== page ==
10 Innovations Of 2022 That Allow Patients To Take Back Control
Over the past decade, smartphones have radically changed many aspects of our everyday lives, from banking to shopping to entertainment. 10 Innovations Of 2022 That Allow Patients To Take Back Control
Medicine is next. With innovative digital technologies, cloud computing and machine learning, the medicalized smartphone is going to upend every aspect of health care. And the end result will be that you, the patient, are about to take center stage for the first time.
With the smartphone revolution, an increasingly powerful new set of tools—from attachments that can diagnose an ear infection or track heart rhythms to an app that can monitor mental health—can reduce our use of doctors, cut costs, speed up the pace of care and give more power to patients. Digital avatars won’t replace physicians: You will still be seeing doctors, but the relationship will ultimately be radically altered. (I consult for several companies on many of the issues discussed here.)
All of this raises serious issues about hacking and personal privacy that haven’t yet been addressed—and the accuracy of all of these tools needs to be tested. People are also right to worry that the patient-doctor relationship could be eroded, diminishing the human touch in medicine. But the transformation is already under way.
Let’s say you have a rash that you need examined. Today, you can snap a picture of it with your smartphone and download an app to process the image. Within minutes, a dedicated computer algorithm can text you your diagnosis. That message could include next steps, such as recommending a topical ointment or a visit to a dermatologist for further assessment.
Smartphones already can be used to take blood-pressure readings or even do an electrocardiogram. ECG apps have been approved by the U.S. Food and Drug Administration for consumers and validated in many clinical studies. The apps’ data are immediately analyzed, graphed, displayed on-screen updated with new measurements, stored and (at an individual’s discretion) shared. I thought I’d seen it all in my decadeslong practice as a cardiologist, but recently, for the first time, I had an ECG emailed to me by a patient, with the subject line, “I’m in atrial fib, now what do I do?” I immediately knew that the world had changed. The patient’s phone hadn’t just recorded the data; it had interpreted it.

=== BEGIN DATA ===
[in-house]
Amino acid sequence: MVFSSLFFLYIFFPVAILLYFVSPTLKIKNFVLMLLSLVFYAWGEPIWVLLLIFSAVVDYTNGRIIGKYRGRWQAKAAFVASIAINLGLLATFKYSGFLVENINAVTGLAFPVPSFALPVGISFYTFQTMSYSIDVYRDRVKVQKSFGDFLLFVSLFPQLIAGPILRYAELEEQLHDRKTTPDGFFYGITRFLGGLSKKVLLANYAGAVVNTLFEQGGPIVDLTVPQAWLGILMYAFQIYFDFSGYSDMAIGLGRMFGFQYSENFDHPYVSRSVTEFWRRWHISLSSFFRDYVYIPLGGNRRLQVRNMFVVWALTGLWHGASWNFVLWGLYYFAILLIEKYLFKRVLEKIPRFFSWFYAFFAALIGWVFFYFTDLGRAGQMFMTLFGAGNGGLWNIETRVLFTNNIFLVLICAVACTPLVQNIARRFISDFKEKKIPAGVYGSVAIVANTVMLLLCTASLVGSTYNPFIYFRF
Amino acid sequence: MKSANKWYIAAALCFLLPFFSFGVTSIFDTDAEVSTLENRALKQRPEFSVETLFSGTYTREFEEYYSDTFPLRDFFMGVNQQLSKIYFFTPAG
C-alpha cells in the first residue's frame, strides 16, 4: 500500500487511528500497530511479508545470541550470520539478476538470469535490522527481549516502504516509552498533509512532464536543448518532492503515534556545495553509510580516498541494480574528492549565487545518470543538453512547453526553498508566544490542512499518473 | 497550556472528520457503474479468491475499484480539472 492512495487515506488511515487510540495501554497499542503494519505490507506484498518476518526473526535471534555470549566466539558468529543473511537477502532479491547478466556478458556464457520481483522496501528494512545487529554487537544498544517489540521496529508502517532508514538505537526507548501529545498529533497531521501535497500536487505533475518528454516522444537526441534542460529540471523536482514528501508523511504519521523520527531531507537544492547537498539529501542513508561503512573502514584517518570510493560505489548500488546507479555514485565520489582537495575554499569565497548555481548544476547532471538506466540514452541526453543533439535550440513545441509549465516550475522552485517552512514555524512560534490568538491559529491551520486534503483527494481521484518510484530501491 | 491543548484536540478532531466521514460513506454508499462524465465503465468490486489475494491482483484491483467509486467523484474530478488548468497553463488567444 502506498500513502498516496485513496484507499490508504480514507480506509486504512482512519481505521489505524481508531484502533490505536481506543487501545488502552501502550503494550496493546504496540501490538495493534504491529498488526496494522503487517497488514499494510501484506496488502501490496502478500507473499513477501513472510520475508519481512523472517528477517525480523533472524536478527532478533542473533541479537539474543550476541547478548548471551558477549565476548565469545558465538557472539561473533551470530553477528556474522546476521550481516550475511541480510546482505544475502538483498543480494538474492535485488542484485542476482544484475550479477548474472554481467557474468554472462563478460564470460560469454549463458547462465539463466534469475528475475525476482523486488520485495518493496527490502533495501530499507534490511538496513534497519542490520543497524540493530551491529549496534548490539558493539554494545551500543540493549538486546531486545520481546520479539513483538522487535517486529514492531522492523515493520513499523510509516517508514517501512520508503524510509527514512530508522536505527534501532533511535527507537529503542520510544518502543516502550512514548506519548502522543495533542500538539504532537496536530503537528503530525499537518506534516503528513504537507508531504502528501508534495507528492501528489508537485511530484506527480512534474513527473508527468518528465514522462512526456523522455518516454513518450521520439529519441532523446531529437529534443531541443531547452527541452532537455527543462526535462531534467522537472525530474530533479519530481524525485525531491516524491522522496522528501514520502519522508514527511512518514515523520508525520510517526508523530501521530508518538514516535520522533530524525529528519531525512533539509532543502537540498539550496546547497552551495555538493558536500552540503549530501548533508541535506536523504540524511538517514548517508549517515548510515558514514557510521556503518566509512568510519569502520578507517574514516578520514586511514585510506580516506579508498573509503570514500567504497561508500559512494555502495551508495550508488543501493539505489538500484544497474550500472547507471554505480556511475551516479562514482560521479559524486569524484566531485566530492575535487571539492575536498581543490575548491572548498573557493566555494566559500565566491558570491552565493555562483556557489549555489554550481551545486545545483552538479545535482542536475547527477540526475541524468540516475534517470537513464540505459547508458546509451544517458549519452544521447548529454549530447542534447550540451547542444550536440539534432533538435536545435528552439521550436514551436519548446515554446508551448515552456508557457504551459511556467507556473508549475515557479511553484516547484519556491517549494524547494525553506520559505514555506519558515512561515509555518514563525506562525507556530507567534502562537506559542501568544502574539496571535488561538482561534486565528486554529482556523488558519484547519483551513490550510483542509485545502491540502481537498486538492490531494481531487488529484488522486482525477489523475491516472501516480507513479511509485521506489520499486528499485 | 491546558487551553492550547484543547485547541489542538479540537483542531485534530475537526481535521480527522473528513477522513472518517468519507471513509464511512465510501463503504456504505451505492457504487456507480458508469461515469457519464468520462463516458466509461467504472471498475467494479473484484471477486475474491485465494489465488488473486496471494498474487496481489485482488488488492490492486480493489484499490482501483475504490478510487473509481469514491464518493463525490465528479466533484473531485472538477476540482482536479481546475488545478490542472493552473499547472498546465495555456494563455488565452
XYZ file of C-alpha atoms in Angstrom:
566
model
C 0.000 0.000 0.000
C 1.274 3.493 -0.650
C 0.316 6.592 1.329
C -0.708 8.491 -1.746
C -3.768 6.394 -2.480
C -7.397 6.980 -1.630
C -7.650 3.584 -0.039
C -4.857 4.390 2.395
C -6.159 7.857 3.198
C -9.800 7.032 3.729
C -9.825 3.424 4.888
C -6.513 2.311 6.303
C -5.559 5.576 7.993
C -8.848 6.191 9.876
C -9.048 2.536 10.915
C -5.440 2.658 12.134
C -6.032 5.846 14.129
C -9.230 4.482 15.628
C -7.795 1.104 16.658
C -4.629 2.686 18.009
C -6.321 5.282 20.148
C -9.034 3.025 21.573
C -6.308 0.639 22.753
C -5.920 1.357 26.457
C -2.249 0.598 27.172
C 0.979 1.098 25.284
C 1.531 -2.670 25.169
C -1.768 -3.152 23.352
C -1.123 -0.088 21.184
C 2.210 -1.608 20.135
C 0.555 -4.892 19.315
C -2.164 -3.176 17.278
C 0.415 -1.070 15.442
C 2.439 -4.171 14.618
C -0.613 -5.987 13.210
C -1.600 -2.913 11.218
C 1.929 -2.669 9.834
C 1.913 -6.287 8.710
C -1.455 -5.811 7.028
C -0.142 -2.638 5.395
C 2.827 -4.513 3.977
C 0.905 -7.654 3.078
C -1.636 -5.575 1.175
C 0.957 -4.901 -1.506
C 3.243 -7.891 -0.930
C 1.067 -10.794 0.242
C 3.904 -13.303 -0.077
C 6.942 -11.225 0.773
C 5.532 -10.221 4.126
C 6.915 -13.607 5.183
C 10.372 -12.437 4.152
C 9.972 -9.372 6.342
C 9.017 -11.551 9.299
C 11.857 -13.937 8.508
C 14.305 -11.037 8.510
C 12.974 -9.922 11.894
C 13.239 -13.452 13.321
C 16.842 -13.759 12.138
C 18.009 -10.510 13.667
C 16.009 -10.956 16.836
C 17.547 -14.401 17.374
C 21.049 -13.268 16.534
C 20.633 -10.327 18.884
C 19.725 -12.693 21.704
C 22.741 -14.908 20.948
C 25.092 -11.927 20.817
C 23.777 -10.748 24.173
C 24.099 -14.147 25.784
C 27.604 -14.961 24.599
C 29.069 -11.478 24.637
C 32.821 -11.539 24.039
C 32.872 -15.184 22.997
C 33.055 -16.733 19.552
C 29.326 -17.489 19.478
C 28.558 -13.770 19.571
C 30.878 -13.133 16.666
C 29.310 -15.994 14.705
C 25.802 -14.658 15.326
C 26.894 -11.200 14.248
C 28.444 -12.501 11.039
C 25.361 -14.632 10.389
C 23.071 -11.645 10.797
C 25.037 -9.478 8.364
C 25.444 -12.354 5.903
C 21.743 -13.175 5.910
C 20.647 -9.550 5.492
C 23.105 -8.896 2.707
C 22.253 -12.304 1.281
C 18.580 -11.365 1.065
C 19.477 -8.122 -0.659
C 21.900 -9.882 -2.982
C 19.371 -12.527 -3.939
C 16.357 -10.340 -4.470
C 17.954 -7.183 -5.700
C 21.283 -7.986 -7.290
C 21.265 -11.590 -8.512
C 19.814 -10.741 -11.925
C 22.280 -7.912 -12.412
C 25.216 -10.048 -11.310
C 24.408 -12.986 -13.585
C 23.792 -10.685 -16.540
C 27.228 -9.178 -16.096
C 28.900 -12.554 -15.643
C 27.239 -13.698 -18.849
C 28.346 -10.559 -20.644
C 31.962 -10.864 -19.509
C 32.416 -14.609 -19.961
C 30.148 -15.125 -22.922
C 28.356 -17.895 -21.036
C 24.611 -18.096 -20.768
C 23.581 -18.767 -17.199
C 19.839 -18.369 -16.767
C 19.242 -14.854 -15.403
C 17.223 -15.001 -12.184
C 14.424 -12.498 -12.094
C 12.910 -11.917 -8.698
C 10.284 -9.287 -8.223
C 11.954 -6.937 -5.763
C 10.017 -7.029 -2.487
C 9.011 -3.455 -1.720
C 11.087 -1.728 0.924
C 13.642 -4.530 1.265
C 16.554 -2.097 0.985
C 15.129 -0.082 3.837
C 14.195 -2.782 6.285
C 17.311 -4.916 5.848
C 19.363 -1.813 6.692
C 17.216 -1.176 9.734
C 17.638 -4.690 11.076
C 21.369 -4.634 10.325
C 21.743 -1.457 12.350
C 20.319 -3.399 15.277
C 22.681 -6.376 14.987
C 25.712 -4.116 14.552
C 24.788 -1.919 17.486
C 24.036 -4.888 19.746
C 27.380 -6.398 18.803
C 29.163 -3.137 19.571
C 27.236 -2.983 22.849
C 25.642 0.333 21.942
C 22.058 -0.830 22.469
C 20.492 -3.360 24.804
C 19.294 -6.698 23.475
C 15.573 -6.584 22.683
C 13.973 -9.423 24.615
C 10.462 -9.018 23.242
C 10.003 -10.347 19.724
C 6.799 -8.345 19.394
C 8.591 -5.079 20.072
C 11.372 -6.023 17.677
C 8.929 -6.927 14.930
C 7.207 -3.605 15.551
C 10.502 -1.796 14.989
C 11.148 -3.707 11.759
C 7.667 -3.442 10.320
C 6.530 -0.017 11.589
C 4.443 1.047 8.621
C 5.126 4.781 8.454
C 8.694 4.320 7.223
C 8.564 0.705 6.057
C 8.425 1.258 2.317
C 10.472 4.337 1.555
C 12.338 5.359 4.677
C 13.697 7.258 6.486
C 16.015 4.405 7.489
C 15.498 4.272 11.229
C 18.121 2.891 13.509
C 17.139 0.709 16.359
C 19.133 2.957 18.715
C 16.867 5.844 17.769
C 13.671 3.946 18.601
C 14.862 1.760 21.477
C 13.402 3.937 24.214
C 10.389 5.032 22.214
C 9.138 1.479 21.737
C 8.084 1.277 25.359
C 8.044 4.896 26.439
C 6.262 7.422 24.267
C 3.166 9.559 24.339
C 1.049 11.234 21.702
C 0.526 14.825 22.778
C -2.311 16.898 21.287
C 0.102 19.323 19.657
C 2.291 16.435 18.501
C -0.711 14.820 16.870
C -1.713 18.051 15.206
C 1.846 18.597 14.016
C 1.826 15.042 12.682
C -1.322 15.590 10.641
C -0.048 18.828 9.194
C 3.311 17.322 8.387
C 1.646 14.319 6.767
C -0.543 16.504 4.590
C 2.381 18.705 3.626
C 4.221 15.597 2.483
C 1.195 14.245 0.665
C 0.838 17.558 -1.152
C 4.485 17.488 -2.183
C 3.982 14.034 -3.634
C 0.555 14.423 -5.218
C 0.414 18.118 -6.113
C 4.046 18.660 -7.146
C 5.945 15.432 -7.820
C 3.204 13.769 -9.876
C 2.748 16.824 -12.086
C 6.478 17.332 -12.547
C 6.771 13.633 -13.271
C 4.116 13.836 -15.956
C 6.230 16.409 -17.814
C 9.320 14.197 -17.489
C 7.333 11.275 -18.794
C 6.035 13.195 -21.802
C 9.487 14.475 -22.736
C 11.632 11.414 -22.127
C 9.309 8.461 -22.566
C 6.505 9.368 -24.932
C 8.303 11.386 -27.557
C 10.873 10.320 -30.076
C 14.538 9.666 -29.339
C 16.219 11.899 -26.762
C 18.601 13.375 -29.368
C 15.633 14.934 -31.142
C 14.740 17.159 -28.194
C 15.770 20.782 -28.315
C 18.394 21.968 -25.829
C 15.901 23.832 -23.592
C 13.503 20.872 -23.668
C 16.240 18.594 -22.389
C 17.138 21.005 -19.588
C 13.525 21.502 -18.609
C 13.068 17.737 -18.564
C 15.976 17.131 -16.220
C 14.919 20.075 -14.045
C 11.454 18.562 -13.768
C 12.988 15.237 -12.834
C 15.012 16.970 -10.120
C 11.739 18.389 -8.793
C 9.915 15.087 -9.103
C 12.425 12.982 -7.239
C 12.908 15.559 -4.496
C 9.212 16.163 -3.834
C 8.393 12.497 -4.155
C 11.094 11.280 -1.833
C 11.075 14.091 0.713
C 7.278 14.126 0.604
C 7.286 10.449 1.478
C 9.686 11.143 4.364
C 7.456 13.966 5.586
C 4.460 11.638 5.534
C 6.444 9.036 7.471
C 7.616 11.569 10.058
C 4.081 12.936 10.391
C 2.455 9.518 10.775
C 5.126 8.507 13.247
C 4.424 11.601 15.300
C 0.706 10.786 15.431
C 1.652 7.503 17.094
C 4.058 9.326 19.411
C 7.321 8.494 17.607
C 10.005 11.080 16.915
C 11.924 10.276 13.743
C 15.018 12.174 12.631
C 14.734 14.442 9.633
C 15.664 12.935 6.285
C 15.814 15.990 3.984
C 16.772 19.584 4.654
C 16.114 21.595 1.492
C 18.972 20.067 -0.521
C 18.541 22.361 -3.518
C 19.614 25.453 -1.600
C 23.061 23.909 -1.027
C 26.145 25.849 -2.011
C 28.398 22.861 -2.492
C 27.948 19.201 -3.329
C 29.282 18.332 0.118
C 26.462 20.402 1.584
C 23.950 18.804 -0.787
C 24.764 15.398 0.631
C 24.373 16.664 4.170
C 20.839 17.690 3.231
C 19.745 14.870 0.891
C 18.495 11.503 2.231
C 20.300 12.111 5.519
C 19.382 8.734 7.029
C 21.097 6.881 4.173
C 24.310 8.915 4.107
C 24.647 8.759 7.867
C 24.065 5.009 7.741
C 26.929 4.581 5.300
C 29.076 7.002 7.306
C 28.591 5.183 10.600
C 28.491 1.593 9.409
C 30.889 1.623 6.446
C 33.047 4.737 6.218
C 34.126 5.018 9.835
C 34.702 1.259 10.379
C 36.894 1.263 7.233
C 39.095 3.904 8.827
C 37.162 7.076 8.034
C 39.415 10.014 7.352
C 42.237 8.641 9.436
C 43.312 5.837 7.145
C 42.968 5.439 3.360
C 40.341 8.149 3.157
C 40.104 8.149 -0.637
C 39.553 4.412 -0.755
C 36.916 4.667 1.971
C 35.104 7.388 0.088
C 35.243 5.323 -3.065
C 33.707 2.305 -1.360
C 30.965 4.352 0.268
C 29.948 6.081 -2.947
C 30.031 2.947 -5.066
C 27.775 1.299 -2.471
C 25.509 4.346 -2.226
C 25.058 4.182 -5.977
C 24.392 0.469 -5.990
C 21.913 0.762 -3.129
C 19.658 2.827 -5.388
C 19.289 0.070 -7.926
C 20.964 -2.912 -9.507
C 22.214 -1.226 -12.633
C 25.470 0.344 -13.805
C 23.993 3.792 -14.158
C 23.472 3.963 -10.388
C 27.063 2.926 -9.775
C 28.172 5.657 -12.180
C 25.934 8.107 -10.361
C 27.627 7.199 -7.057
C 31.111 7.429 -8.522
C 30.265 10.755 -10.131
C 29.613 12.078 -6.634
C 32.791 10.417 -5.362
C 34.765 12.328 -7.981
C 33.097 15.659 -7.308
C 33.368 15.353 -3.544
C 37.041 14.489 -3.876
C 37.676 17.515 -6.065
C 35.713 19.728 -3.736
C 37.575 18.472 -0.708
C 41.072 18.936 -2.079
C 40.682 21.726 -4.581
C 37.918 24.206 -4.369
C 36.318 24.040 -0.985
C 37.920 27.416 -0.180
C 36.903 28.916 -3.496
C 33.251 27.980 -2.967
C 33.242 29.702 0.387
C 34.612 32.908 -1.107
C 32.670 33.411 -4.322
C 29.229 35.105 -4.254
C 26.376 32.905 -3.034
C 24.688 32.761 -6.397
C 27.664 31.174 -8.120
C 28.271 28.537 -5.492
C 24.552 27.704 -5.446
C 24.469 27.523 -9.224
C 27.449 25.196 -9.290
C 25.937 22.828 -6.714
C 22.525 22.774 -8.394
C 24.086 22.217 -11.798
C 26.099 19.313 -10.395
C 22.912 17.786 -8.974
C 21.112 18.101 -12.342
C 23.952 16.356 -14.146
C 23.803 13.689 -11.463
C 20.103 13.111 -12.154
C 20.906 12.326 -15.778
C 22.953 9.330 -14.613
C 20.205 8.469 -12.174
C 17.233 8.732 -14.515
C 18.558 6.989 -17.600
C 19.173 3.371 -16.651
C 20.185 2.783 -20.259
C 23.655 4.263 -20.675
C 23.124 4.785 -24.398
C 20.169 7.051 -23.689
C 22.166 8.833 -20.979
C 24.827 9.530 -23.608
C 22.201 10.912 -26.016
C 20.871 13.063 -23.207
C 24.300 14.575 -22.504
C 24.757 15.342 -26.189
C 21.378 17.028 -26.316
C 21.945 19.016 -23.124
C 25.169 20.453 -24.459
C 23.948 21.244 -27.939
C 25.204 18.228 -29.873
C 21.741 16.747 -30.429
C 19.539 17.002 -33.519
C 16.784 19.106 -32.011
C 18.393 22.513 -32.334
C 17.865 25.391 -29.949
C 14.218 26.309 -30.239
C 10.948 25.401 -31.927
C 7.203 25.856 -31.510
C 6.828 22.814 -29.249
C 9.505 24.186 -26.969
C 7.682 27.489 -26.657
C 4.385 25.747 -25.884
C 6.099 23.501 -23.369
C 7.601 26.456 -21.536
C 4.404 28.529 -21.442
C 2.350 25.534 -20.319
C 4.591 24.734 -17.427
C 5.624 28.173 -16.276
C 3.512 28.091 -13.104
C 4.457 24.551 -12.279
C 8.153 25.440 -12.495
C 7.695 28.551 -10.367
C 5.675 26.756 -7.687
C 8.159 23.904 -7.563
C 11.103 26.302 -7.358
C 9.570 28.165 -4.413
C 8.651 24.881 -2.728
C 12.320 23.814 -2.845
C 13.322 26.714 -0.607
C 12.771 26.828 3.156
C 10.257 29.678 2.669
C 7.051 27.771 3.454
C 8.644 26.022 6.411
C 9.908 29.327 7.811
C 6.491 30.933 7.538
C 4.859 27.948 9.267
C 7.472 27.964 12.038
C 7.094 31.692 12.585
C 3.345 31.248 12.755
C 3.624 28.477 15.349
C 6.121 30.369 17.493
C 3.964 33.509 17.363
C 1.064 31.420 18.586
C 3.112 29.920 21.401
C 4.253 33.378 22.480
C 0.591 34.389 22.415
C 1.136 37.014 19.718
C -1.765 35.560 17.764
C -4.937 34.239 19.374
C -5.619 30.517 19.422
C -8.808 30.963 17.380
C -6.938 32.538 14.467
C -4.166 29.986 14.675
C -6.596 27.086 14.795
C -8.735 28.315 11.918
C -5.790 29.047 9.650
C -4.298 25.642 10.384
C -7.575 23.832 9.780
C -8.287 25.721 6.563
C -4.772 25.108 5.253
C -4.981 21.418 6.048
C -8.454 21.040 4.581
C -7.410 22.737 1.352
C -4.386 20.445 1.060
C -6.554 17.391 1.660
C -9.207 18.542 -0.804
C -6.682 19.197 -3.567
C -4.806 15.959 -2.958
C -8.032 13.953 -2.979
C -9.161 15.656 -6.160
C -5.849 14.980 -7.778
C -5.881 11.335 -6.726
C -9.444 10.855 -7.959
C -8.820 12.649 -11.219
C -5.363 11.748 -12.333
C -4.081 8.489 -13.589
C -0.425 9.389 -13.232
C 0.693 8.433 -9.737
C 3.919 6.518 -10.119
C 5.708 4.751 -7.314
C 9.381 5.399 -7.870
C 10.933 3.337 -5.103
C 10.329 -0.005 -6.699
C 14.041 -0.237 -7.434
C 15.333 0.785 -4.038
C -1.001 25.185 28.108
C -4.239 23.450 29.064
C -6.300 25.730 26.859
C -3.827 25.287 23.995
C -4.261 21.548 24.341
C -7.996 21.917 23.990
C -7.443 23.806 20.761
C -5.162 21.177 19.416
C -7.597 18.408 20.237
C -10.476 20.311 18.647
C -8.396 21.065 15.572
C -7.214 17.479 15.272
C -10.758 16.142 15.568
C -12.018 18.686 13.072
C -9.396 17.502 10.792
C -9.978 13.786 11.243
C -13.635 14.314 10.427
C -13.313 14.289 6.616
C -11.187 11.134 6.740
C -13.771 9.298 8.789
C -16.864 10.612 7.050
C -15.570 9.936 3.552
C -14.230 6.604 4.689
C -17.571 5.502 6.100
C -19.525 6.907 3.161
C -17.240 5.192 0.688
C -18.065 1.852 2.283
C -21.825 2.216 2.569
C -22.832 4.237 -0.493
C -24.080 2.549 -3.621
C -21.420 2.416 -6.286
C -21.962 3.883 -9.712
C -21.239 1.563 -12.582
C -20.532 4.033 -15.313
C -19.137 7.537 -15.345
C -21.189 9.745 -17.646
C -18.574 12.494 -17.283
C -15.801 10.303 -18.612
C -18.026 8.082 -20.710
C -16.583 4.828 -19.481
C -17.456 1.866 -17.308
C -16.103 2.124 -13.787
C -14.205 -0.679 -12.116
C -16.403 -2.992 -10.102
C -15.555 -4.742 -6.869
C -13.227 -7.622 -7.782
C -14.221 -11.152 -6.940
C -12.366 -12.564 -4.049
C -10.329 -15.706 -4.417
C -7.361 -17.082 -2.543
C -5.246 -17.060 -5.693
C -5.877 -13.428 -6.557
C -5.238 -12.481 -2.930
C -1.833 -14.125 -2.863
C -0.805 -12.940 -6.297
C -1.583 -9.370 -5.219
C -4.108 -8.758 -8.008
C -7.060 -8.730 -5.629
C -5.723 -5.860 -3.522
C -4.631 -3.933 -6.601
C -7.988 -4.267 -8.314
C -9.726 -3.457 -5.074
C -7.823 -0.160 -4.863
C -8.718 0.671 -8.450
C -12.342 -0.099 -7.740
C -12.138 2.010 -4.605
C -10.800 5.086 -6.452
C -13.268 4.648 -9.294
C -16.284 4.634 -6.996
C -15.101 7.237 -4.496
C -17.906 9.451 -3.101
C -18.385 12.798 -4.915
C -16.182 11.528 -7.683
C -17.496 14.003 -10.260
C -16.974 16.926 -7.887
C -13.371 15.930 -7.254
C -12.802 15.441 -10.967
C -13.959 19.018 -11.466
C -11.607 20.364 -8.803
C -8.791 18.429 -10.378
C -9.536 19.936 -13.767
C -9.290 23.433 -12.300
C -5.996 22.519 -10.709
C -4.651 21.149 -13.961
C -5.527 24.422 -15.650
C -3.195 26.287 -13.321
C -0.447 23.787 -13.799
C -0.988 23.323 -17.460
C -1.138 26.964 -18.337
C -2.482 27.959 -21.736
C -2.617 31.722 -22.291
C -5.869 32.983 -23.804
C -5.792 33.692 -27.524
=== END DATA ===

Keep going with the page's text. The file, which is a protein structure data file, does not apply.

Now, at any time of day or night, you can demand and get a secure video consultation with a doctor via smartphone at the same cost (about $30-$40) as the typical copay charge through employer health plans. This may seem exotic now, but several large consulting firms—including Deloitte and PricewaterhouseCoopers—have forecast that virtual physician visits (replacing physical office visits) will soon become the norm. Deloitte says that as many as one in six doctor visits were already virtual in 2014. In many U.S. cities, you can even use a mobile app to request a doctor’s house call during which a physician would not only provide a consultation but could even perform procedures, such as suturing a wound, which would have usually required an expensive emergency room visit.
Many surveys show that most consumers want to get information about the actual costs of their care from their doctors but can’t get it. Going forward, what things cost will no longer be the great unmentionable hanging over medicine: Cost-transparency apps for your smartphone already exist and are quickly being expanded to cover lab tests, scans, procedures, hospitals and doctor visits.
Even bigger changes are in the works. Using wearable wireless sensors, you can use your smartphone to generate your own medical data, including measuring your blood-oxygen and glucose levels, blood pressure and heart rhythm. And if you’re worried that your child may have an ear infection, a smartphone attachment will let you perform an easy eardrum exam that can rapidly diagnose the problem without a trip to the pediatrician.
These innovations are just the start. In the next year or two (depending on approval by the FDA), many Americans will probably start sporting wristwatches that continuously and passively capture their blood pressure and vital signs with every heartbeat, without even having to press a start button.
Such wristwatch sensors could do enormous good. By having the equivalent of intensive care unit monitoring on your wrist, hospital rooms—those $4,500-a-night risk zones for serious infections and other complications—can be replaced by our bedrooms. As a result, except for ICUs, operating rooms and emergency rooms, hospitals of the future are likely to be roomless data surveillance centers for remote patient monitoring.